Seeing ‘with Donato Dozzy’ attached to the first track on this debut album from Marco Shuttle, I absolutely had to listen. As a total unknown to me, the bespoke surrealism of the cover art caught my eye, but Dozzy grabbed my attention. As half of Voices From The Lake and an incredible techno artist in his own right, this guy will always deserve my time.
Featuring on this album is an endorsement that’s paid off handsomely. This is one of the best albums of 2015 so far. The best news is that the entire thing is streaming free:
Here’s Andy Stott spinning dark techno brilliance for almost an hour. I’m totally unsure of how I managed to miss this. Dropping two years ago – just before his stunning full length Luxury Problems – this live set mixes in a whole lot of his signature abrasive 4/4 monstrosities and searing vocal colors from Alison Skidmore. It’s a dark, sinewy construction, shambling its way through the back caves of your mind.
Basically, it sounds exactly how you’d expect Andy Stott to sound like live. Fans of Luxury Problems will be especially pleased around the 19 minute mark.
In typical Boiler Room fashion, the crowd consists of listless hipster types sipping on beers and occasionally tilting their hips. The real draw is the sound. Turn your volume up, and read something interesting while you listen. I suggest this illuminating treatise on the philosophy behind invisible prisons that shape our lives. It’s called The Black Iron Prison, a term birthed by Philip K. Dick in his final novel, VALIS. You should probably read that at some point in your life. It’s a transcendent (and partially autobiographical) dissection of sanity itself.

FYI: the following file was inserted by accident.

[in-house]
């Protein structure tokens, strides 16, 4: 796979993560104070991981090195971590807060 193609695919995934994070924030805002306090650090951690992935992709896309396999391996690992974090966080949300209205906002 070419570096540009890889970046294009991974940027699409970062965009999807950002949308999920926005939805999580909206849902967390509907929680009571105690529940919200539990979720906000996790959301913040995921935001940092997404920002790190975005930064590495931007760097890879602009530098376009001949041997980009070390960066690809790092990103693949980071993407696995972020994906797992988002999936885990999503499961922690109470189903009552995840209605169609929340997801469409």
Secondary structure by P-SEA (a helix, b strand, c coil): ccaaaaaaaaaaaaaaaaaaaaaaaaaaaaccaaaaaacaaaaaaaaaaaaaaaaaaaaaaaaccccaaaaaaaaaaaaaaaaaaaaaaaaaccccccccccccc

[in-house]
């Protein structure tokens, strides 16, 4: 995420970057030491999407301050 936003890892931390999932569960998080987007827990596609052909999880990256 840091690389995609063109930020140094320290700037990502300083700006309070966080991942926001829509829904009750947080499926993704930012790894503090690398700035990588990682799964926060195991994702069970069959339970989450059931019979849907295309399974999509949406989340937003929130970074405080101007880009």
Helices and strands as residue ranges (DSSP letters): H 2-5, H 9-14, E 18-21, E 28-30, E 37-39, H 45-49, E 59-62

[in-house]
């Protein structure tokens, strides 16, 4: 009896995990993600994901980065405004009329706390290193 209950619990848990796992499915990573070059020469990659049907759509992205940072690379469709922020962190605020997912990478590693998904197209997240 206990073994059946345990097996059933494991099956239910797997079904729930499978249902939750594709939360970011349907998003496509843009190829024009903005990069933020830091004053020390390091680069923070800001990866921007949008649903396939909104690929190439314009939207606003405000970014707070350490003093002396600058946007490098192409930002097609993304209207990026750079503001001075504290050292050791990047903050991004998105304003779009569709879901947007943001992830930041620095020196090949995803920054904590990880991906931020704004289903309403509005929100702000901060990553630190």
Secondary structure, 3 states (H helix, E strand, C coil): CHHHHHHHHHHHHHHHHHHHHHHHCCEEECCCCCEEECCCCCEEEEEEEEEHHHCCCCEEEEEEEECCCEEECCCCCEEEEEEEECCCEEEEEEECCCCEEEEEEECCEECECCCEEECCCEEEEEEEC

I don’t have much else to say about this. Just listen. Or watch, too, if you’re in the mood to see people looking miraculously bored at one of the most intimate, brilliant techno sets I’ve ever heard.
I can’t stop this ringing in my head.
With new album Luxury Problems, Andy Stott effectively rendered his previous pair of groundbreaking dark techno EPs irrelevant. It takes all of ten seconds for this, the opening track, to signify a giant leap. Siren vocals cut into shards and raining from above, resonating like a Tibetan singing-bowl. A Mariana trench of low-end crunch erupts like a basket of poisonous snakes, twisting through every crack in every direction. It feels like a glass house shattering from the round up, each piece hanging in the air a little too long.